It’s a safe assumption that the vast majority of computer users today use LCD monitors. It is in fact a very reliable technology and it’s not often that you hear of one breaking. But being that it’s an electronic device, yes it will eventually fail.
How long does it take before an LCD fails completely?
Usually about 5 to 7 years.
What is the first thing to "go" on an LCD monitor?
With a free-standing LCD (i.e. one attached to regular desktop computer), the backlight is usually the first thing to break. With a laptop a whole host of other things can go awry. More on that in a moment. When a backlight fails, the picture will get extremely dim. It will still work but be almost unreadable.
Is it worth it to repair an LCD monitor?
Never. The cost of repairing an LCD monitor will usually cost more than replacing it outright.
Common issues with LCD monitors
Solid horizontal and/or vertical lines
One day you will turn on the monitor and these brightly colored lines will appear with no way to get rid of them. This is a hardware fault and there is no fix for this. Replace the monitor.
Monitor takes a while to "warm up" after starting it
You turn the monitor on and it takes a minute or two to reach full brightness. This is a backlight issue. You can still use the monitor normally until the backlight breaks (which it will eventually).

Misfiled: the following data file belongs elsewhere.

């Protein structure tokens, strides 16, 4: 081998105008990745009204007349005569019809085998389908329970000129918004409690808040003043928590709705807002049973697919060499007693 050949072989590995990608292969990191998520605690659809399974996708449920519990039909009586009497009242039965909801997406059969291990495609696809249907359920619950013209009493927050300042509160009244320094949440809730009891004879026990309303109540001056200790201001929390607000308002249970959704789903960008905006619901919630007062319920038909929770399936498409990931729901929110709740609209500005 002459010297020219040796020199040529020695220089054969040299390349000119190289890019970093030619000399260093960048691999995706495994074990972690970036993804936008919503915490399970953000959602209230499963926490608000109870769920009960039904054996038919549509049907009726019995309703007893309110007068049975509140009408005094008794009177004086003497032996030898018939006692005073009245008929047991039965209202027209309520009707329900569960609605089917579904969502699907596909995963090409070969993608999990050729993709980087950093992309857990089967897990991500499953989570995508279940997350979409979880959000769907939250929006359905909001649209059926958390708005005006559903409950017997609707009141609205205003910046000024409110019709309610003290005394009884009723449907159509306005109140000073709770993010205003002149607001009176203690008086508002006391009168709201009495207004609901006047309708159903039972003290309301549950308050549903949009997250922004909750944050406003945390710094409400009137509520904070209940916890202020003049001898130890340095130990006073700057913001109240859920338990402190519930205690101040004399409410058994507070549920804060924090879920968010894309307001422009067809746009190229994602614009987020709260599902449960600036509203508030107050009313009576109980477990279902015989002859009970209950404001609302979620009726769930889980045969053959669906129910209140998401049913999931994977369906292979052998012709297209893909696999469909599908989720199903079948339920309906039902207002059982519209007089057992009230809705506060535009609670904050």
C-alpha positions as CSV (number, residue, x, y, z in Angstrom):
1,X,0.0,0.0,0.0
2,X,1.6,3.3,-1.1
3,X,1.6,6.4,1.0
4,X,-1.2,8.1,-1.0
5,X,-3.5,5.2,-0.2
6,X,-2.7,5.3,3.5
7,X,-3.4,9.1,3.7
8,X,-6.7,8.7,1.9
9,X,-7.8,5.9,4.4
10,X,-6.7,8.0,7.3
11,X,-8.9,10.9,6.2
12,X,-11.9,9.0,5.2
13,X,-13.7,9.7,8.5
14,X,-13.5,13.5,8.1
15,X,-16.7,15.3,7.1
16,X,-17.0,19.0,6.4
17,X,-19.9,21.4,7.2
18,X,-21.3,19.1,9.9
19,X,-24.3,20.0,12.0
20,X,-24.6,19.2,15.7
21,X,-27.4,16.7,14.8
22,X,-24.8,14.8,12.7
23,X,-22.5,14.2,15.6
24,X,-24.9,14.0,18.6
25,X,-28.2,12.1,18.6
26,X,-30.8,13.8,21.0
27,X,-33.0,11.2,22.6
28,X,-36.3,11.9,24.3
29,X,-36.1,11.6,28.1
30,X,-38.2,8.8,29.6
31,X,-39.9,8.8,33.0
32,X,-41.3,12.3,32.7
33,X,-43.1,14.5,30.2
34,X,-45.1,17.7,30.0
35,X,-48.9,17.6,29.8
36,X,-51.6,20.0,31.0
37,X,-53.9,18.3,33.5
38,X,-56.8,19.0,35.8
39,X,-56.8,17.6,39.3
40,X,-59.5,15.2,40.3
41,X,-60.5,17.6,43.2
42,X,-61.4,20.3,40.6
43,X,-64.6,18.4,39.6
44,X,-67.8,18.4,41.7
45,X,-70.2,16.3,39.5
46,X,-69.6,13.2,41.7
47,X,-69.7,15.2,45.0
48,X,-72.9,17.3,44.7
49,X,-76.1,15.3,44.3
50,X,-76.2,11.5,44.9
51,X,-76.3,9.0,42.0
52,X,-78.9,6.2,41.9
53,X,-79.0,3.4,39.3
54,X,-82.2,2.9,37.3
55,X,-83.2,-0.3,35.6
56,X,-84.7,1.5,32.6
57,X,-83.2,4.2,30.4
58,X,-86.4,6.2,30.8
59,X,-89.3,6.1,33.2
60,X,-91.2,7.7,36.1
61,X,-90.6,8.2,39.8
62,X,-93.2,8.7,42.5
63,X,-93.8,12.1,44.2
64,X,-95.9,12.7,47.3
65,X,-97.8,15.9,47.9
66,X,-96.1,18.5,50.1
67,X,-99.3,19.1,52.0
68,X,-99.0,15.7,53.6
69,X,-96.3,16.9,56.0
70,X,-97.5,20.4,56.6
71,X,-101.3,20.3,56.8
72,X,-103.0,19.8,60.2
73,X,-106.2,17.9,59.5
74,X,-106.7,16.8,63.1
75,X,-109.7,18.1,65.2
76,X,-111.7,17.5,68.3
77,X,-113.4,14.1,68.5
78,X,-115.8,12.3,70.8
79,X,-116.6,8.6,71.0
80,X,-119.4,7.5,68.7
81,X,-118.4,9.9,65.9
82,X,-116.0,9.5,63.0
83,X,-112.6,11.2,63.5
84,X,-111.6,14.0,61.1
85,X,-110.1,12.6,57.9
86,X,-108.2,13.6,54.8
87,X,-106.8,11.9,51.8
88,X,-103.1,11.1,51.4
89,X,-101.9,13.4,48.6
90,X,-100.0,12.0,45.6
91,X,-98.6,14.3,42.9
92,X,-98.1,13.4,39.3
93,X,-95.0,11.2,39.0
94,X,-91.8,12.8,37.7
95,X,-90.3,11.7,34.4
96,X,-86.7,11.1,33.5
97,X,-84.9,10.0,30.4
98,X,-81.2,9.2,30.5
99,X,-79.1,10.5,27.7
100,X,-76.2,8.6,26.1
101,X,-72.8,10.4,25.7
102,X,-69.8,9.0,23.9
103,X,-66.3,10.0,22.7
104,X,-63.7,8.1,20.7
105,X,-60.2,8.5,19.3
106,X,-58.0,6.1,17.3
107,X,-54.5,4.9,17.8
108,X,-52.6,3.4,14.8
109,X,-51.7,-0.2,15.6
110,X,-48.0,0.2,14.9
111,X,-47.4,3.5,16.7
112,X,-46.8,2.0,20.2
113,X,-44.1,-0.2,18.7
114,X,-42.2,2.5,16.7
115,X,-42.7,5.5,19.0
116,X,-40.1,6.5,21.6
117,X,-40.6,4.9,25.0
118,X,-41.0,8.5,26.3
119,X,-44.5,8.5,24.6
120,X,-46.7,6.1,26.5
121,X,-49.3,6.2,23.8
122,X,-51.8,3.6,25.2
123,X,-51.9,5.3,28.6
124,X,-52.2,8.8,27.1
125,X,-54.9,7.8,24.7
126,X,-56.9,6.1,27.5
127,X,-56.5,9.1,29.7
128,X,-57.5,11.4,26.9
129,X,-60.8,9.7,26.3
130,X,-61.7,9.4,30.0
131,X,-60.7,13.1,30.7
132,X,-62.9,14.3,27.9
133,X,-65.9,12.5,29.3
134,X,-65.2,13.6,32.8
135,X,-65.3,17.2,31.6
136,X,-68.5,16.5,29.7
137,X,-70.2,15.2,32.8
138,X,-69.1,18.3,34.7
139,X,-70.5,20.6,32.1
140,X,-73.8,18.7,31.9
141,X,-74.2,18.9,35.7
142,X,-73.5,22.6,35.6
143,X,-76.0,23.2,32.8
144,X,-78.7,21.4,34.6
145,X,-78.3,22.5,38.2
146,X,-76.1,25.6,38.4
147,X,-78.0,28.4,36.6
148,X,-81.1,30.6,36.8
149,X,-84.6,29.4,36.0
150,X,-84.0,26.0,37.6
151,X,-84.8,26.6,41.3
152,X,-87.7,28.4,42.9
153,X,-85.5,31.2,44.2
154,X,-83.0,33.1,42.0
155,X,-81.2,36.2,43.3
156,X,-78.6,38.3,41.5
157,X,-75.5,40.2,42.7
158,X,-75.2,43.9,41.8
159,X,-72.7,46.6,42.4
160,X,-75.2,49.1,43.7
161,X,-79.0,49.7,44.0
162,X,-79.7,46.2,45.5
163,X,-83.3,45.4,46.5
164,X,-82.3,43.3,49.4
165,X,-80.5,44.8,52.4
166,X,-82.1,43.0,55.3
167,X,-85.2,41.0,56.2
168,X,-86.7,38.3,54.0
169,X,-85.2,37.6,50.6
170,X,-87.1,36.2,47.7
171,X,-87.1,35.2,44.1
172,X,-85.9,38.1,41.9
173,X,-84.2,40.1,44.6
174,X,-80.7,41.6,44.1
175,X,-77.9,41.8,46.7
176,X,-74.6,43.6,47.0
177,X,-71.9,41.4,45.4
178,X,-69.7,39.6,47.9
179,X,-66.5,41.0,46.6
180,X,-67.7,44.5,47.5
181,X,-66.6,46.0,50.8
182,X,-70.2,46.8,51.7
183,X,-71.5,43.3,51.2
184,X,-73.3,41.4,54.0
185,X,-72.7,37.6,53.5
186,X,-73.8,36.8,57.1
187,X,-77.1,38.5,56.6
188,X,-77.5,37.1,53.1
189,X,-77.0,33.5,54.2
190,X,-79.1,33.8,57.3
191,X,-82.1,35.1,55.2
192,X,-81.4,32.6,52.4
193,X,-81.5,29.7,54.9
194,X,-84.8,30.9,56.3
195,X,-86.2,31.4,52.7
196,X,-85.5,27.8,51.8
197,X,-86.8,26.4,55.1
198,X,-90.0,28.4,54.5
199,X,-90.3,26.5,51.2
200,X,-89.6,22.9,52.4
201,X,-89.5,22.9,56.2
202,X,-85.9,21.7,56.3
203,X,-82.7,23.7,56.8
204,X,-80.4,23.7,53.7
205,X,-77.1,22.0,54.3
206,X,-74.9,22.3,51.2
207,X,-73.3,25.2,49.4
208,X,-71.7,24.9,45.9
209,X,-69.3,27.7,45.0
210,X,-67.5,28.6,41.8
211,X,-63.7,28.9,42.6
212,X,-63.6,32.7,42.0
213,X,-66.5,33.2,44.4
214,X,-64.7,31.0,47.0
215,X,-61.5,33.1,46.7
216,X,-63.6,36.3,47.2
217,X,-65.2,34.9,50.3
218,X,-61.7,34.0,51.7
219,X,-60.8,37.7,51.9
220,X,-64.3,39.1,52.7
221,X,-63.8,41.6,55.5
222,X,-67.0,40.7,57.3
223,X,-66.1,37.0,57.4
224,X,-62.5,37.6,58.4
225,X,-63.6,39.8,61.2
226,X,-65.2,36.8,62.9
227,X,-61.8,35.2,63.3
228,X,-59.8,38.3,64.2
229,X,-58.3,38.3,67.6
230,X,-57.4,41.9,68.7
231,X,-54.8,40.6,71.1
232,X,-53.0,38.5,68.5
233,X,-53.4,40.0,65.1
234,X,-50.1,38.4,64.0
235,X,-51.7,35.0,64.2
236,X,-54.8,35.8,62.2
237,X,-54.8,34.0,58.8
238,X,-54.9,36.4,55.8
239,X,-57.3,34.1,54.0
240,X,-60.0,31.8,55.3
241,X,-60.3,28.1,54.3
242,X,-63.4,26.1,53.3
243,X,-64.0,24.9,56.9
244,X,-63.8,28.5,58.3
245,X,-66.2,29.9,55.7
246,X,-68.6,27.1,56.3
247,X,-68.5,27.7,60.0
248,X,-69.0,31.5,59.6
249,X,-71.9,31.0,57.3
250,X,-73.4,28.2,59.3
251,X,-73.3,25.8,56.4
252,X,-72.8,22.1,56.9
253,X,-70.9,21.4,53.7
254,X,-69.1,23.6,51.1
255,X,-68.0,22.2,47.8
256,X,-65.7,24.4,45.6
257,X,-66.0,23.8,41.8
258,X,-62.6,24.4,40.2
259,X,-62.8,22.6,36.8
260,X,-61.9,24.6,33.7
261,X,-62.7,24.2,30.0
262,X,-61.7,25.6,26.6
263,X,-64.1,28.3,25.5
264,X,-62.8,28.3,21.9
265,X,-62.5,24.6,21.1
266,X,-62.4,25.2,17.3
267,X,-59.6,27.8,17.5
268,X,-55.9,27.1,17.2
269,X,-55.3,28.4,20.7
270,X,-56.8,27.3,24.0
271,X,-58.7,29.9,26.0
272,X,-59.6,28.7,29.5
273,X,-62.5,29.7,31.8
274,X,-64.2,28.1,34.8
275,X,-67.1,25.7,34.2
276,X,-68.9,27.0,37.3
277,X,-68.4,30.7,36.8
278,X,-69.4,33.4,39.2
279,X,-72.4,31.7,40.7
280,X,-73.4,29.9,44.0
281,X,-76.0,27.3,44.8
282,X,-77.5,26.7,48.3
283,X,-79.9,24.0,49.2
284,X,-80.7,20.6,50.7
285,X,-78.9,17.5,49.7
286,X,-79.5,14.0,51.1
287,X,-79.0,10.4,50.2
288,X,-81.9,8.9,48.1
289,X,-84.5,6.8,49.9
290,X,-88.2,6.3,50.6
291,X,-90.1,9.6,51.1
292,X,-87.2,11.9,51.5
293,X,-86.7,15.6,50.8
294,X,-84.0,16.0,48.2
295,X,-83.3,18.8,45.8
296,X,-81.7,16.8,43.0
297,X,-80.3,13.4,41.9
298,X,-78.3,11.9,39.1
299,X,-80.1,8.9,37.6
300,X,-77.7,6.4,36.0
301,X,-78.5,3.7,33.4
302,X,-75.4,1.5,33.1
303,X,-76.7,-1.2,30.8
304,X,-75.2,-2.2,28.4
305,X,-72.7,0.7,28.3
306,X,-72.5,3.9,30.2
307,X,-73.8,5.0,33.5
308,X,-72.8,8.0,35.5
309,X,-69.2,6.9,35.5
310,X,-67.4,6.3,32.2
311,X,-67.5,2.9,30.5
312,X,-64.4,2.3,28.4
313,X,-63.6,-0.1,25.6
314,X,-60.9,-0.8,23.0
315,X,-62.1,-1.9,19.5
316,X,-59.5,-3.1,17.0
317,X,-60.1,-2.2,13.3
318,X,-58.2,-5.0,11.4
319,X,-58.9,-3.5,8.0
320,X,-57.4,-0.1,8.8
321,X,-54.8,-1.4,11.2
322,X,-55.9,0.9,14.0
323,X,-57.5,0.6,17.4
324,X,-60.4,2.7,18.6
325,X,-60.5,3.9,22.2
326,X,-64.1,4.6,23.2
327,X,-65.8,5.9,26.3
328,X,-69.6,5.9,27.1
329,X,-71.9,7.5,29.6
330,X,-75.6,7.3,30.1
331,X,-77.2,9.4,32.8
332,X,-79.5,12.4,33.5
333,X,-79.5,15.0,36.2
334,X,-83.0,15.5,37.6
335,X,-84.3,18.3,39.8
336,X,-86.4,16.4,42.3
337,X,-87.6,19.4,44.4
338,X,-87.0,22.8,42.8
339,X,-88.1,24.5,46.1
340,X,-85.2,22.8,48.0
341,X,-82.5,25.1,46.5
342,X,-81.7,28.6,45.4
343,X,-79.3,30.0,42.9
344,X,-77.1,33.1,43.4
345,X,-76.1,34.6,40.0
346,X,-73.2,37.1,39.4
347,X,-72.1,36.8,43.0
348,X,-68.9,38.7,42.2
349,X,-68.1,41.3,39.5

Monitor flickers on and off randomly
This is laptop-specific. The LCD ribbon connector cable is damaged from normal use of opening and closing the lid over time. This can be repaired. The monitor does not need replacement, but the ribbon connector cable does.
If you’re brave enough you can order this part from the OEM manufacturer and replace it yourself. It it normally located under the left-side hinge. It is not easy, but certainly cheaper than replacing the entire display.
Suggested course of action is to locate an authorized computer repair center and have them replace the ribbon connector. It will cost anywhere from $60 to $150, labor included. This may sound expensive but it’s still cheaper than replacing the monitor itself which will cost a whole lot more.
Corners or one side of monitor appears dimmer than the other
Again this is a backlight issue. There is no fix. Deal with it or replace the monitor.
Everything "goes green" or "goes pink" or "goes red"
For laptops, again this is the ribbon connector cable. Replace it. For desktops, replace the monitor cable which may or may not fix the problem.
"Wild patterns" appear for no reason
It will look something like this:
No fix for this. Monitor is busted. Replace it.